What I’m trying articulate here is that there is a really fine balance between how do you spur and invigorate innovation, and then also address security at the same time. Because one cannot drown out the other. Because you’re going to have all kinds of issues.
We are a communal animal that’s developed to believe that it’s the center of the universe. And we behave as such. You know, we want to conquer, because our brain is wired to want to eat and fuck another day, you know what I mean. That’s what we’re wired to do. That’s where our evil comes from. It’s our animal roots that cause us to need things, and desire things.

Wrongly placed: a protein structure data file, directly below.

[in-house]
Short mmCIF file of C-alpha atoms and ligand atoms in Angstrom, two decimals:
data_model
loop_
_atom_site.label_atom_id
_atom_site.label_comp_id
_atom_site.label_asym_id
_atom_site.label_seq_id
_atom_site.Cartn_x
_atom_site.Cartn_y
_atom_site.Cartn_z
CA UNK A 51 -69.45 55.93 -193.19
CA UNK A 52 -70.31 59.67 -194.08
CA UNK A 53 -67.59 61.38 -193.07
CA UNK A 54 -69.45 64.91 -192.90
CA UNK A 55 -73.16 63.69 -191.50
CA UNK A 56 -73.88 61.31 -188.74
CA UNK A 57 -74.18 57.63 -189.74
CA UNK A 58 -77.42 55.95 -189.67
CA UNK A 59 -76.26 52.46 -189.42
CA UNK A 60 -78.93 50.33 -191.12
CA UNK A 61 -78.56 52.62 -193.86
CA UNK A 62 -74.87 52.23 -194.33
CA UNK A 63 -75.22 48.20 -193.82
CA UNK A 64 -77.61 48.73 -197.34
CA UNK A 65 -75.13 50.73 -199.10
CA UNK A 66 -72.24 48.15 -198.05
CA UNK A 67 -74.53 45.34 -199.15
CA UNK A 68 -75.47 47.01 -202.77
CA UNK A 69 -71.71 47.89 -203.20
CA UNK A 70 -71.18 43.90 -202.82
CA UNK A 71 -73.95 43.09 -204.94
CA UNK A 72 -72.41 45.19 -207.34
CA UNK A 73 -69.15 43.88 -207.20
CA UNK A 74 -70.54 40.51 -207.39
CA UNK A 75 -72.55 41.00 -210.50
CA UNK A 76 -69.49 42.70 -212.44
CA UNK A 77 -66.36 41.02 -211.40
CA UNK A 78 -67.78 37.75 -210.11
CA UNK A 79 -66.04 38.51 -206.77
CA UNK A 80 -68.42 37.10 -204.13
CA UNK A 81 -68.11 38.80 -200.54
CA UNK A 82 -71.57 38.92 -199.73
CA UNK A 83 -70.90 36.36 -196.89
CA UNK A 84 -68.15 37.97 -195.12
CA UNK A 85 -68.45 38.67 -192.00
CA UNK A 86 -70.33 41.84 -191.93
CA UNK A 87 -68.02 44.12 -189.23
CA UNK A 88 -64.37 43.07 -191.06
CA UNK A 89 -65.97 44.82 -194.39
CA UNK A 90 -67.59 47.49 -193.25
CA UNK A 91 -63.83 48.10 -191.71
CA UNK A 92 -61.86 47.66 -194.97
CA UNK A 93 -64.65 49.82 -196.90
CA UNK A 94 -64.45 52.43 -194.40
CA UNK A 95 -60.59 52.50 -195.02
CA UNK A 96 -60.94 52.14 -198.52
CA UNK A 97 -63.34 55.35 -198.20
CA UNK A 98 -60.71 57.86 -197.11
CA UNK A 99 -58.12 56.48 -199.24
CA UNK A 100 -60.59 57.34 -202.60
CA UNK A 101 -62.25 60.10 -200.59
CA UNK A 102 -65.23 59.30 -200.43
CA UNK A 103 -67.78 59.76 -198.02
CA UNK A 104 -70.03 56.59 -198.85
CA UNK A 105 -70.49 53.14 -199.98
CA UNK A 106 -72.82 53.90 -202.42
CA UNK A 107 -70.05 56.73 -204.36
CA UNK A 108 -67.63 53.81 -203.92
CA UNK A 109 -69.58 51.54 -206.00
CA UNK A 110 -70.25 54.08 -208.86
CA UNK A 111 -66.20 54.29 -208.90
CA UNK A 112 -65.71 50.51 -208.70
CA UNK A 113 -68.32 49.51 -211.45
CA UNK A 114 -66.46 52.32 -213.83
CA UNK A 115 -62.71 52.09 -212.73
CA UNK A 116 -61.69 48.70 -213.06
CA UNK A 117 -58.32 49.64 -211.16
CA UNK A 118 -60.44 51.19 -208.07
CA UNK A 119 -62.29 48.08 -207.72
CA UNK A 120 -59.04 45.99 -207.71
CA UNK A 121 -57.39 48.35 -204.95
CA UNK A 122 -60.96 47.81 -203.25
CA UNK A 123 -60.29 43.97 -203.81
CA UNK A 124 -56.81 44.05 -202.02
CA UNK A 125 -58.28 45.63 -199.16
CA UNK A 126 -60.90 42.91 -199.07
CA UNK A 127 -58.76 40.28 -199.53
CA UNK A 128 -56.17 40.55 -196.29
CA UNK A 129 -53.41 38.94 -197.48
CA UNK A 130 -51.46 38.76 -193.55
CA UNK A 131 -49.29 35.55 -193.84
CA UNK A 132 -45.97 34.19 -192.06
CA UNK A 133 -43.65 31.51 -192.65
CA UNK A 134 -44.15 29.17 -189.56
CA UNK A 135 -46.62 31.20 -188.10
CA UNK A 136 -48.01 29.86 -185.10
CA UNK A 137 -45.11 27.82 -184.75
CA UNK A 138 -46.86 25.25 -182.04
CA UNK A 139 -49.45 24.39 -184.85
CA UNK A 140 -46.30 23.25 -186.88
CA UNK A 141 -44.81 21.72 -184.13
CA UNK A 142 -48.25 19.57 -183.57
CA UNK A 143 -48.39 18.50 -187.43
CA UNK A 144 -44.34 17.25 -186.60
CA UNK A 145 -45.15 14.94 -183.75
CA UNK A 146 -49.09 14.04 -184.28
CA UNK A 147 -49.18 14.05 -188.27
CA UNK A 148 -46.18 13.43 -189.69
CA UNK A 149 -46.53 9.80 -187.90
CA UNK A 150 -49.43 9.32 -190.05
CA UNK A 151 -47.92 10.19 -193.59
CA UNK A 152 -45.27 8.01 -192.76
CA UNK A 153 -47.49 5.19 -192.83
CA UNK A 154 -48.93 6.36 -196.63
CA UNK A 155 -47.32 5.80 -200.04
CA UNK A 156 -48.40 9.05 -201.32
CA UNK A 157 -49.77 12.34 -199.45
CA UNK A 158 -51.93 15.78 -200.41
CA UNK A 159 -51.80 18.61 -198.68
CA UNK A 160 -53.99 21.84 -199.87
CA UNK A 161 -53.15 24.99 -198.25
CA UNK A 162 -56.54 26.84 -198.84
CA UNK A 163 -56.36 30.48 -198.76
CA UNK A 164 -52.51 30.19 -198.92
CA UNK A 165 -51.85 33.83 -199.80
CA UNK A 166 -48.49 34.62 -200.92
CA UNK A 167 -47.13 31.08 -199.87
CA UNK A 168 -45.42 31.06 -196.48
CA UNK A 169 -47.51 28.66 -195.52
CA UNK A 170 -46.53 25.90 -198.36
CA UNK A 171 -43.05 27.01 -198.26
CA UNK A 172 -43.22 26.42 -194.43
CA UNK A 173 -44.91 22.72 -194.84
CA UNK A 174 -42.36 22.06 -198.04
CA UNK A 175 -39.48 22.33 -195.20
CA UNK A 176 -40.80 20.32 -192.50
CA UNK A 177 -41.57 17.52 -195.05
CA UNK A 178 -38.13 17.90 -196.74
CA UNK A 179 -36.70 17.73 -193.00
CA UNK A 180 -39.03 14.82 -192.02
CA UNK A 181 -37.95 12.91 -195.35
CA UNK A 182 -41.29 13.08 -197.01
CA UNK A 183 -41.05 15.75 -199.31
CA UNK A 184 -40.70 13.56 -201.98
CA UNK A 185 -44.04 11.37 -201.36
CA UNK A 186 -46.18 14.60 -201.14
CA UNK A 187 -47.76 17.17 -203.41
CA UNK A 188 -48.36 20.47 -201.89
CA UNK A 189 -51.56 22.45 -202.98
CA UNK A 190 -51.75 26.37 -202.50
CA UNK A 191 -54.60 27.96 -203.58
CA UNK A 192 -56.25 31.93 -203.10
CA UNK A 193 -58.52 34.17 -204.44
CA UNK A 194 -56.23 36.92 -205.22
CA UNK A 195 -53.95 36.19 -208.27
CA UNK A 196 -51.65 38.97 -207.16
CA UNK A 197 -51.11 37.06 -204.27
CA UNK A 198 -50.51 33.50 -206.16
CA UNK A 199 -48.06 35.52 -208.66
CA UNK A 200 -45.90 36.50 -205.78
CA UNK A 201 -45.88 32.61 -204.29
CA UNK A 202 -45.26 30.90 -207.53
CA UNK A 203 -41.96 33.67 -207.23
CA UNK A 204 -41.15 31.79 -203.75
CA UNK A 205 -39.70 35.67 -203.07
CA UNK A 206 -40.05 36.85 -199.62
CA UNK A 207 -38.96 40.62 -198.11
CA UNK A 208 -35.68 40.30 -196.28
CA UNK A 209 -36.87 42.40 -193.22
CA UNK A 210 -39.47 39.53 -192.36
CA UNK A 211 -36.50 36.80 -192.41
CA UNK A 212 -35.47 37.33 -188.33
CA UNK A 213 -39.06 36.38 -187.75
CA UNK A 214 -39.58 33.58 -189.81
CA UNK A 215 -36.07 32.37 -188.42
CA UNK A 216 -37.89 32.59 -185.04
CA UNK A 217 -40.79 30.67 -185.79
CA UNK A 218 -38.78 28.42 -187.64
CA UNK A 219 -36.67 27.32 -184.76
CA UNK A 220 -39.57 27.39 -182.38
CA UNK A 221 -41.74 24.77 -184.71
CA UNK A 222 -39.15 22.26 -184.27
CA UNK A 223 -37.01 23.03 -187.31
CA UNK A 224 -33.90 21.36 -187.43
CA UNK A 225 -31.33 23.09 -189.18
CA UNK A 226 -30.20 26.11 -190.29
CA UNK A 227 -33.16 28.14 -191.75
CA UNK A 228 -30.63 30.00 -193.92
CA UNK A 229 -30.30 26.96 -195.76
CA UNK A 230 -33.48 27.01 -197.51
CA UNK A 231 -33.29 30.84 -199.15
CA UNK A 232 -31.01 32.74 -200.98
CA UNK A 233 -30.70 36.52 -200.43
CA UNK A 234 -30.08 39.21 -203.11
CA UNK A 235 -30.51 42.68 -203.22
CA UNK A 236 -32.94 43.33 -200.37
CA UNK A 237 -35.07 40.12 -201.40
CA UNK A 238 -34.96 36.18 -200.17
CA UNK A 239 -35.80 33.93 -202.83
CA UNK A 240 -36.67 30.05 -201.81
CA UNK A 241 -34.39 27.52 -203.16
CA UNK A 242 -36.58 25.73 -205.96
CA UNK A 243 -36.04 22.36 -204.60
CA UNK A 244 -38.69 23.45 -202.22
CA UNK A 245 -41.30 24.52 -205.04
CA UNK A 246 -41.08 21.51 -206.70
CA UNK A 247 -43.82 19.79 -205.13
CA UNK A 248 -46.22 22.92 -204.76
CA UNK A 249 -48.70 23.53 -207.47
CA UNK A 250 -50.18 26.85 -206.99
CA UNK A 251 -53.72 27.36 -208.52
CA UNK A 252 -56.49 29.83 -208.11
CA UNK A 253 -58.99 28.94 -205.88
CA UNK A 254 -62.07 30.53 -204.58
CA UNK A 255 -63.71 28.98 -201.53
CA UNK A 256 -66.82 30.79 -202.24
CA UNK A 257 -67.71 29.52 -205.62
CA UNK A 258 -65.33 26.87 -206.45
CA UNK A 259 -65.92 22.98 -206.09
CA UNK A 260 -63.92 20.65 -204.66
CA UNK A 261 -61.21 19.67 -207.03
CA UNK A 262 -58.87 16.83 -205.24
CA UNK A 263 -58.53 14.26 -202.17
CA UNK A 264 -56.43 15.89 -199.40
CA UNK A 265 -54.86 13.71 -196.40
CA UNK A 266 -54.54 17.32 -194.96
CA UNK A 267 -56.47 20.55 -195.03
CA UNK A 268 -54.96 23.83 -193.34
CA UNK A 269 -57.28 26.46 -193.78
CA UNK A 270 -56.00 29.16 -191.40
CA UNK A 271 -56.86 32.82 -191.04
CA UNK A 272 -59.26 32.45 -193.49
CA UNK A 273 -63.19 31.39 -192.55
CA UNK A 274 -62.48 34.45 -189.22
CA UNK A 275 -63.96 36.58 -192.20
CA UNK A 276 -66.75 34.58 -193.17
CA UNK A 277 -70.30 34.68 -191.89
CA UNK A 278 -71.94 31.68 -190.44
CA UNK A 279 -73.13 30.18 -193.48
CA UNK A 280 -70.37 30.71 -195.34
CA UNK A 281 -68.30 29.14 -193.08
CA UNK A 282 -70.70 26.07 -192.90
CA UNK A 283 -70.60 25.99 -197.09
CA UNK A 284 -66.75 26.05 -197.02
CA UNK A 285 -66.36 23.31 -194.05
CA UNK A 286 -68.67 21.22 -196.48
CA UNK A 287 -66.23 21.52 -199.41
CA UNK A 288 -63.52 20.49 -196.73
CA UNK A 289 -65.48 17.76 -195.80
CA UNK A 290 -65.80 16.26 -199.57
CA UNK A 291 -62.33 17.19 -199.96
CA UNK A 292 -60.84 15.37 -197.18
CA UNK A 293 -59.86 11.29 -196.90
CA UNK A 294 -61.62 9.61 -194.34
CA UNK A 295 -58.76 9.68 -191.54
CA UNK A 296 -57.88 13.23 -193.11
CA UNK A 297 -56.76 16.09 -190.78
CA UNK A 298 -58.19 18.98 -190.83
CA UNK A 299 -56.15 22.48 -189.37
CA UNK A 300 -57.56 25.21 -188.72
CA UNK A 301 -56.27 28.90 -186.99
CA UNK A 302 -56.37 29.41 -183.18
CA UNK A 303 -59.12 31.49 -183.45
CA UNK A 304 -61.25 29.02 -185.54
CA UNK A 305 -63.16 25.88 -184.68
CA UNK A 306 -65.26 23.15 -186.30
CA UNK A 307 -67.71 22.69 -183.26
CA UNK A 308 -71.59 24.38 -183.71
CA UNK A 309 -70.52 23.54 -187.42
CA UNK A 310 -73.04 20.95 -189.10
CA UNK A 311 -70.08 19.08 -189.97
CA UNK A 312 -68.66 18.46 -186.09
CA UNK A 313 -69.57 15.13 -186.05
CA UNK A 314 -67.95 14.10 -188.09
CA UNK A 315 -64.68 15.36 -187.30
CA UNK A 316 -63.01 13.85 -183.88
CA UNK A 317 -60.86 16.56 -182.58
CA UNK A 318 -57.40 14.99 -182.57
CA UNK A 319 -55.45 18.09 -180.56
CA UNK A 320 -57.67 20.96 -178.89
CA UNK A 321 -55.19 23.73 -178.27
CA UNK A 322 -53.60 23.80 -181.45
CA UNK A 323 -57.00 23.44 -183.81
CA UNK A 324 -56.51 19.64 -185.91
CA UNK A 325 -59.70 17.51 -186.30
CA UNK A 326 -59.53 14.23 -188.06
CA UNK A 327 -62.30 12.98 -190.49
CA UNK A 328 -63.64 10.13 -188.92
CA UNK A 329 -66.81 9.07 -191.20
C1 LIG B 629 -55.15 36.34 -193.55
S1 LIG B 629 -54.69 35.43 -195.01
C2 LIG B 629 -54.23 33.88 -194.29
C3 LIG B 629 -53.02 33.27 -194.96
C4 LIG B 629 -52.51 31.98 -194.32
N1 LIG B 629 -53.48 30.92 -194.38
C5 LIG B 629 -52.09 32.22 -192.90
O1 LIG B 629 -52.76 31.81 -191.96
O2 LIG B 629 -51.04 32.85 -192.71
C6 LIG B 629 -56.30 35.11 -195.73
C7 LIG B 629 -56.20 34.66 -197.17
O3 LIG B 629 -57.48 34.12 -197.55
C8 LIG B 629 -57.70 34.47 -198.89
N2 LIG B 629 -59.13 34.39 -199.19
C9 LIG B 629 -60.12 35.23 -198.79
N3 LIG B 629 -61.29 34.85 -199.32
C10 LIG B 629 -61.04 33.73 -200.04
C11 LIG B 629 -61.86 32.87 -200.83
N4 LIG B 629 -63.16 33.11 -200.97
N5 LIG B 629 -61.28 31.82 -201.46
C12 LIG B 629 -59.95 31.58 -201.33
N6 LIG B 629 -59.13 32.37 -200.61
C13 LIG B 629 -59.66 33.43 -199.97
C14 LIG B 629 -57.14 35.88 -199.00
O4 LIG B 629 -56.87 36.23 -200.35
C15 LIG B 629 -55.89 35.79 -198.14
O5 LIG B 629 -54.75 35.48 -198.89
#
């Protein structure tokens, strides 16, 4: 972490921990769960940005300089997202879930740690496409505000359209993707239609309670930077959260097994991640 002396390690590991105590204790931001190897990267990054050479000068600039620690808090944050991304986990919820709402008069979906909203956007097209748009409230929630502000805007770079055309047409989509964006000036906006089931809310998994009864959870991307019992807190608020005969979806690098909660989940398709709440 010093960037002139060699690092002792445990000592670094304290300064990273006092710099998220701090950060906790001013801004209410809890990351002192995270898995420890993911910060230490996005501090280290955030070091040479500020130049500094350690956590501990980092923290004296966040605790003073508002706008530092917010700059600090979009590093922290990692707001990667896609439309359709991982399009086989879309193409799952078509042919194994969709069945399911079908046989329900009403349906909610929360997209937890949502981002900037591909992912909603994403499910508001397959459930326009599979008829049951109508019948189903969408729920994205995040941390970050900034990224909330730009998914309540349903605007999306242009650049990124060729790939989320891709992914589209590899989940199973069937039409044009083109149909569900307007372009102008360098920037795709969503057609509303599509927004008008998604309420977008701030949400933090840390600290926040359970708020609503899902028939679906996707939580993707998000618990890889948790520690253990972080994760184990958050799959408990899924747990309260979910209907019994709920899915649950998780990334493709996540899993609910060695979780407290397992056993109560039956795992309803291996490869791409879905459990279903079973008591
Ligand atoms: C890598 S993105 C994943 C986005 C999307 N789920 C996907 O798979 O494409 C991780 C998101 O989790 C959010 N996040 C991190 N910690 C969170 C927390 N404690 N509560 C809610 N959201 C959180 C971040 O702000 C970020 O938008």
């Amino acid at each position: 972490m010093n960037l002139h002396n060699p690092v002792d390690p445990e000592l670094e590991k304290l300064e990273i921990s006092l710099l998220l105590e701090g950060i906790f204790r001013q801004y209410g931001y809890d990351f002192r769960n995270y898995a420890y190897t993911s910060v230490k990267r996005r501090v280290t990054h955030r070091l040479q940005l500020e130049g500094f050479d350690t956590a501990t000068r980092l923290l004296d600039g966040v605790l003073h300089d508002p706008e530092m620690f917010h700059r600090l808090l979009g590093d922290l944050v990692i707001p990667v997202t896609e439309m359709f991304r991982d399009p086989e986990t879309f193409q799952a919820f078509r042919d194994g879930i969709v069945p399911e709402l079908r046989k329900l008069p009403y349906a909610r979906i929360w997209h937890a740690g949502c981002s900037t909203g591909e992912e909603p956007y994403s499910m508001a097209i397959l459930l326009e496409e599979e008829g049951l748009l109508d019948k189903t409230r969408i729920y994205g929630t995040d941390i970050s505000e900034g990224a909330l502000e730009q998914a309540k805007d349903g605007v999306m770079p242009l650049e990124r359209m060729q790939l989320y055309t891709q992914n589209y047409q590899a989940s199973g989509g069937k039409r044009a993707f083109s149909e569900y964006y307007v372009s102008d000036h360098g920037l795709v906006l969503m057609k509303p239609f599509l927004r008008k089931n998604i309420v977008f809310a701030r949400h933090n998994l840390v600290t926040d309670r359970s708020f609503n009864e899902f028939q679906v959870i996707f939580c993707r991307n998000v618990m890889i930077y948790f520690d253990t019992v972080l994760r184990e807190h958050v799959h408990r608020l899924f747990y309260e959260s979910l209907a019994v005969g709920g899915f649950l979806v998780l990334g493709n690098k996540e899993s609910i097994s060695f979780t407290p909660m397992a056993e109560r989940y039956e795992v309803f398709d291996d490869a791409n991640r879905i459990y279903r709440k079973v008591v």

Hacking science and space exploration isn’t just about getting excited and making things. But it’s about getting excited and making disruptively accessible things. Things that really disrupt the current state of science and a lot of the elitism around it, and truly make it accessible for everyone.
Rammellzee […] considered graffiti as viruses. And what he liked to do was to connect his production to military language. He was saying that the graffiti artists were in a kind of symbolic campaign against the standardization of the alphabet.